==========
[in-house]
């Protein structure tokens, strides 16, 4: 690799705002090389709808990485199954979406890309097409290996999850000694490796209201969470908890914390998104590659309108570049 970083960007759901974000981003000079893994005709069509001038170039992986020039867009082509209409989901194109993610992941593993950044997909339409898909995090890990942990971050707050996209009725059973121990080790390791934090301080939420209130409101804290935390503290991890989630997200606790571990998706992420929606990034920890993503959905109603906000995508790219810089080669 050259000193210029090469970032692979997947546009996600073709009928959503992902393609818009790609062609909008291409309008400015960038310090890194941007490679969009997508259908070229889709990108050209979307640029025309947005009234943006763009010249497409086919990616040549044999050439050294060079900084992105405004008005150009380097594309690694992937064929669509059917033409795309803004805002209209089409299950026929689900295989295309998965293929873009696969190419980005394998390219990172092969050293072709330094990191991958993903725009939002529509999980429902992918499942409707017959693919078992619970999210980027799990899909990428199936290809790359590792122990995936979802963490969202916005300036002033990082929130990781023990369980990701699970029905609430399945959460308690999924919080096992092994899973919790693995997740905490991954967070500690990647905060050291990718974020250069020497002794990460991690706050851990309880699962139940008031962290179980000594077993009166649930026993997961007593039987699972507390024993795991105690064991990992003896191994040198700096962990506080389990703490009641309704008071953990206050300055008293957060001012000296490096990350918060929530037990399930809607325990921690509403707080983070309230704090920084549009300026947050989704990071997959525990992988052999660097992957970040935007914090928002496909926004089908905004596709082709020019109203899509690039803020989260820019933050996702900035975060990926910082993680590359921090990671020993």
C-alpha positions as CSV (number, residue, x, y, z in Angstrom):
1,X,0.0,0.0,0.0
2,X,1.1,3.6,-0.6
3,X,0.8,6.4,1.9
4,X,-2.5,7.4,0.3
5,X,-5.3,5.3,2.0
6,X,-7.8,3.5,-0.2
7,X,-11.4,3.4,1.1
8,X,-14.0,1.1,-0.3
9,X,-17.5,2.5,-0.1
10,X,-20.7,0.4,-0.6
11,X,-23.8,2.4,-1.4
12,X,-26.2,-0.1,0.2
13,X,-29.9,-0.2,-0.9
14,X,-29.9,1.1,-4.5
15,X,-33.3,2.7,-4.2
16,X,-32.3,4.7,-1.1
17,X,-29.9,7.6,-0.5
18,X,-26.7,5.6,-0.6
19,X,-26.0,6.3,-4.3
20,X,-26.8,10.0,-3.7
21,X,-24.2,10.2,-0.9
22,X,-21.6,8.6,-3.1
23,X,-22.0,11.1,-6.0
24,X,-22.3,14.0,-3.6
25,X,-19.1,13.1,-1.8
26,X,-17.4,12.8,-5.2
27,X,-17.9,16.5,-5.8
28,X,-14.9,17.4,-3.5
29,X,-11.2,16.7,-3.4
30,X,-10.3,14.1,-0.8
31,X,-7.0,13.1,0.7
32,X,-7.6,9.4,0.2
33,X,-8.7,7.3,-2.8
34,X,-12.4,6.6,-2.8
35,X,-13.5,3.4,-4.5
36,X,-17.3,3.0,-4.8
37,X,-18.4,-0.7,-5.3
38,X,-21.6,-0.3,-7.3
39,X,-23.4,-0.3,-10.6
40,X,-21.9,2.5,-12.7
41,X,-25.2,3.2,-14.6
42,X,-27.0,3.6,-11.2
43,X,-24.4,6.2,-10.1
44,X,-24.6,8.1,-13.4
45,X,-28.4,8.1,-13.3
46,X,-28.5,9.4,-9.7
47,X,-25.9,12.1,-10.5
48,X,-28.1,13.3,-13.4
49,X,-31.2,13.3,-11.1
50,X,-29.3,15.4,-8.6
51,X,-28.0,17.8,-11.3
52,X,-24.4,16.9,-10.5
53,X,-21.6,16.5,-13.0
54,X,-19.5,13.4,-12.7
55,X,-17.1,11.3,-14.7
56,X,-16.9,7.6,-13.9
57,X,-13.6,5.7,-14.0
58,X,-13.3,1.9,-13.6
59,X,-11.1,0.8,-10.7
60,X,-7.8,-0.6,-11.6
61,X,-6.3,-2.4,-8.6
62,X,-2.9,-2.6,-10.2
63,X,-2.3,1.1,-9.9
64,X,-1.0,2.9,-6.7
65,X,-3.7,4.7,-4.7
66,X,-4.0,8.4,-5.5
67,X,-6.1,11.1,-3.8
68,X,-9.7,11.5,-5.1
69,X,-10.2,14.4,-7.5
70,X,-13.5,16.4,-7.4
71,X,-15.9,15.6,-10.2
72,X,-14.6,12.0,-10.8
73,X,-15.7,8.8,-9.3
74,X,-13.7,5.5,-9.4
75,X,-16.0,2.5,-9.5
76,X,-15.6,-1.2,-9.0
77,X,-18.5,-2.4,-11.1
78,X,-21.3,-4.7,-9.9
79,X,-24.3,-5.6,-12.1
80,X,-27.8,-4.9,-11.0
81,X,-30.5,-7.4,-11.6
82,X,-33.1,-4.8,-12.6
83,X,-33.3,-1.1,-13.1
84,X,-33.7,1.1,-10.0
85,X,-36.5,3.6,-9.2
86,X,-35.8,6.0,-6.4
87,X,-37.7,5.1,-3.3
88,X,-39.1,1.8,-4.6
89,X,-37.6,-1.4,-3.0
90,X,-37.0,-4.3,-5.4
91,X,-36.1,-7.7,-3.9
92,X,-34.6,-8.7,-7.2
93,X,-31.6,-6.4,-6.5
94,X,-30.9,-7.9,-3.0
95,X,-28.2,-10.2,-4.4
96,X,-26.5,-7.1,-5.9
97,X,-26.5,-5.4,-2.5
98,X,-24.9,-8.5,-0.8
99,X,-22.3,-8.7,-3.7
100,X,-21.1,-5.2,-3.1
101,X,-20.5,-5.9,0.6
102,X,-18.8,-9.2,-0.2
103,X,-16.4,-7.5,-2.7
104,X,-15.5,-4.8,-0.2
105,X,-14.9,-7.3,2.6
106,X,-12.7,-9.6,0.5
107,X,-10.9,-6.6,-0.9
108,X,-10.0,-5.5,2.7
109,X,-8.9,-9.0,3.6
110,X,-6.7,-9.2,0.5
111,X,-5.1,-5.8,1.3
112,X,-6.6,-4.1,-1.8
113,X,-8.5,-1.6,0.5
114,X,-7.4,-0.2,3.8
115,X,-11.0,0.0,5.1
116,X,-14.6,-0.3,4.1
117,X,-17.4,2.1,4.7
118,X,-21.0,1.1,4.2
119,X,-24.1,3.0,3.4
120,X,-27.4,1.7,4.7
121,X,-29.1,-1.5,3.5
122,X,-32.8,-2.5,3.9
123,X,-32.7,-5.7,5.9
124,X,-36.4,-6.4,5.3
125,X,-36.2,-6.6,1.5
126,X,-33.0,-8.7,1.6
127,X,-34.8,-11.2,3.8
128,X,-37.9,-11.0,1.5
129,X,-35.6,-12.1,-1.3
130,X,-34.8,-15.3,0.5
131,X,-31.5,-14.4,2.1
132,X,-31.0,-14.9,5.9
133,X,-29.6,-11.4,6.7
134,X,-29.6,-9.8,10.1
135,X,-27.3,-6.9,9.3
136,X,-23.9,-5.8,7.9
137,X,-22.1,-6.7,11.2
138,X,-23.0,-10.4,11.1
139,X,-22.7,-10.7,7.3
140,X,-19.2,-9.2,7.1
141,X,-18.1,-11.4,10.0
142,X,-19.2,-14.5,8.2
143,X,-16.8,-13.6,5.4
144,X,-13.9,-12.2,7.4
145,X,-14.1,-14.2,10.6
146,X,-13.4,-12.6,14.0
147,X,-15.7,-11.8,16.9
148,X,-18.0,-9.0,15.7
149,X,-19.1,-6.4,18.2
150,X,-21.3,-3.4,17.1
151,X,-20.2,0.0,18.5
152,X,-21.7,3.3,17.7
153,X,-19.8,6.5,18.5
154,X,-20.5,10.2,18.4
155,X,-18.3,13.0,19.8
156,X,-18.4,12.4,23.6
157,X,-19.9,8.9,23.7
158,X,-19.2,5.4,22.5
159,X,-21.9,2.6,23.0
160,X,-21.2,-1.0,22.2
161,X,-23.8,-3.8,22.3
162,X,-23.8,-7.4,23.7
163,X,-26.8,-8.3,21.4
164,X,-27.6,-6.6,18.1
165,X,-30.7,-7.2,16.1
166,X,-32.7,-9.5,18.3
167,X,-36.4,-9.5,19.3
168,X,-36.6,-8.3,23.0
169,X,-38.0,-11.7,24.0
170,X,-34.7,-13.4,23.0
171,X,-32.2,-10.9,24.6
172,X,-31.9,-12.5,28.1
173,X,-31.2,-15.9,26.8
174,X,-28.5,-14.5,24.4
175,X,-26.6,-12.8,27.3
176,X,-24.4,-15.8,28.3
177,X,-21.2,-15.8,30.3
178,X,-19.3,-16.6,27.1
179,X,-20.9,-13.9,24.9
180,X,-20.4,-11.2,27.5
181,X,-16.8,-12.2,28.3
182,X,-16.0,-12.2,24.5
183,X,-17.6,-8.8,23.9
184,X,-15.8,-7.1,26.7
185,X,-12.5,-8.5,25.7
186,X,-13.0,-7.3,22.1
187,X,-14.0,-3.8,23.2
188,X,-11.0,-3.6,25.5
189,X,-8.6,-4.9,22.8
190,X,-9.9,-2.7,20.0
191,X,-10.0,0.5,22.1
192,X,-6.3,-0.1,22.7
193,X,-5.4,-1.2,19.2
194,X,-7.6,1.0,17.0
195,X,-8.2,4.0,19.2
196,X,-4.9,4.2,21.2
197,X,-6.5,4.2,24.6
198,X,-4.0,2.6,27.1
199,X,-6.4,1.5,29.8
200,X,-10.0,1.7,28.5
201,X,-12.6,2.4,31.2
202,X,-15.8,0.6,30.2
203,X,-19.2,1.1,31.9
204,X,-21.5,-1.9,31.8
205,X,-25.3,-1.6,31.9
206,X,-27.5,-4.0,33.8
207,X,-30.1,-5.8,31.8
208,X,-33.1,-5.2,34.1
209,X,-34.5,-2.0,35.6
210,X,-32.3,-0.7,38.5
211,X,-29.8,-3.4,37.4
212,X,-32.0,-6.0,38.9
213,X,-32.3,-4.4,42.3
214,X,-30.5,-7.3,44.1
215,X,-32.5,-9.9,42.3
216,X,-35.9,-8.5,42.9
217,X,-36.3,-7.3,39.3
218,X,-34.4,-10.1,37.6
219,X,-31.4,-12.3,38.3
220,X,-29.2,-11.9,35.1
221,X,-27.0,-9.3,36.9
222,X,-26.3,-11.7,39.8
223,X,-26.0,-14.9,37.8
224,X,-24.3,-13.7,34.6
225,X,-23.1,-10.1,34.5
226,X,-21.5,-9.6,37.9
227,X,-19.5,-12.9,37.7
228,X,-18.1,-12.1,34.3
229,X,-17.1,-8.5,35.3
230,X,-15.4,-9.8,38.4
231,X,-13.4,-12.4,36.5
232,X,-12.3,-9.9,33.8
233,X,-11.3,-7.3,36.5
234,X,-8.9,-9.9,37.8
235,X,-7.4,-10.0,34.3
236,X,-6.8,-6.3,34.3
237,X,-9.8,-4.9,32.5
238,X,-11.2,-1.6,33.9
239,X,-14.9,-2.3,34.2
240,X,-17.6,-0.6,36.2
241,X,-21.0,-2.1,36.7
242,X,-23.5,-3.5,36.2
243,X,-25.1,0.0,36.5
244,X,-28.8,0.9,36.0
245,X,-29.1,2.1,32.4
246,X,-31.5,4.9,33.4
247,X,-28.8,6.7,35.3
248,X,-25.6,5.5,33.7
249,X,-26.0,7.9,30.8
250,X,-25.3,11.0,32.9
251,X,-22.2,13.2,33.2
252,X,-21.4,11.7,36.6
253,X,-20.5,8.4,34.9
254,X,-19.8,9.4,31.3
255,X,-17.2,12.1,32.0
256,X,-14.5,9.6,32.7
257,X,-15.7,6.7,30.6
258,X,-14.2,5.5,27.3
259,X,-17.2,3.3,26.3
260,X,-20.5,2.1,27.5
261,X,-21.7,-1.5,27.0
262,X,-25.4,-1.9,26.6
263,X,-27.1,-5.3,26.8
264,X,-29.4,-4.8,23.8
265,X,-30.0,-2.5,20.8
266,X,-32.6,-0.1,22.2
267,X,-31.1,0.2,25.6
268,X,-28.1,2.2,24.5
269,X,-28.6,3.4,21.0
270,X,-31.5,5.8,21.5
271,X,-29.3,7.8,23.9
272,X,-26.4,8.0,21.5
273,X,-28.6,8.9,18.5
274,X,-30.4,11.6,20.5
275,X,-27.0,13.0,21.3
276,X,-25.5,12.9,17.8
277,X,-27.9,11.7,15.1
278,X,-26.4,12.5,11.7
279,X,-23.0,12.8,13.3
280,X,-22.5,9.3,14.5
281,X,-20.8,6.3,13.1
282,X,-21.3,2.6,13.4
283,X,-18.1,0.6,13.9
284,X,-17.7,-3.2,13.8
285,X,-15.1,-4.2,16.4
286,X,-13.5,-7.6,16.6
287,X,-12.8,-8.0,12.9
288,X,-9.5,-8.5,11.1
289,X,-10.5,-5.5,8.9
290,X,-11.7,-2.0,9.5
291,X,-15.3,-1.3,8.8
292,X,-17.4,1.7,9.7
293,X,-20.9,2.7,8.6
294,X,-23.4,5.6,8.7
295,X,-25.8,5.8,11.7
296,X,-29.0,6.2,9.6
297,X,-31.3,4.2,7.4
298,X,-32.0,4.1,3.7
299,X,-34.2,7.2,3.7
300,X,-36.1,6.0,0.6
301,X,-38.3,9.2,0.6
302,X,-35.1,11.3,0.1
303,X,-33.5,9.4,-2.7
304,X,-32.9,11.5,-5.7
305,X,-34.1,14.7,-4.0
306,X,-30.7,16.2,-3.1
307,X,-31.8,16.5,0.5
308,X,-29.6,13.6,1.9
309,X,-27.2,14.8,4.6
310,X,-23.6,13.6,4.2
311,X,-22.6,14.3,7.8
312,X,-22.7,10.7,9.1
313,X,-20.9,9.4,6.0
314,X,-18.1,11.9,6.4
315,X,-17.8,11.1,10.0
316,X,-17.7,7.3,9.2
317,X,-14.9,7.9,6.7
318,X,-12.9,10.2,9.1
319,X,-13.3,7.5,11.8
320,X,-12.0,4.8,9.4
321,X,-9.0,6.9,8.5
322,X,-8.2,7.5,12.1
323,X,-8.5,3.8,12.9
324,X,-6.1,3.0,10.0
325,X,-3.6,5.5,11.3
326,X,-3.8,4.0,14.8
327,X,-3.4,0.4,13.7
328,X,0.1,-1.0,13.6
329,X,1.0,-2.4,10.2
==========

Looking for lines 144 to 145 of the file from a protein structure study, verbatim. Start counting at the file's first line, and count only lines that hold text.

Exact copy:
141,X,-18.1,-11.4,10.0
142,X,-19.2,-14.5,8.2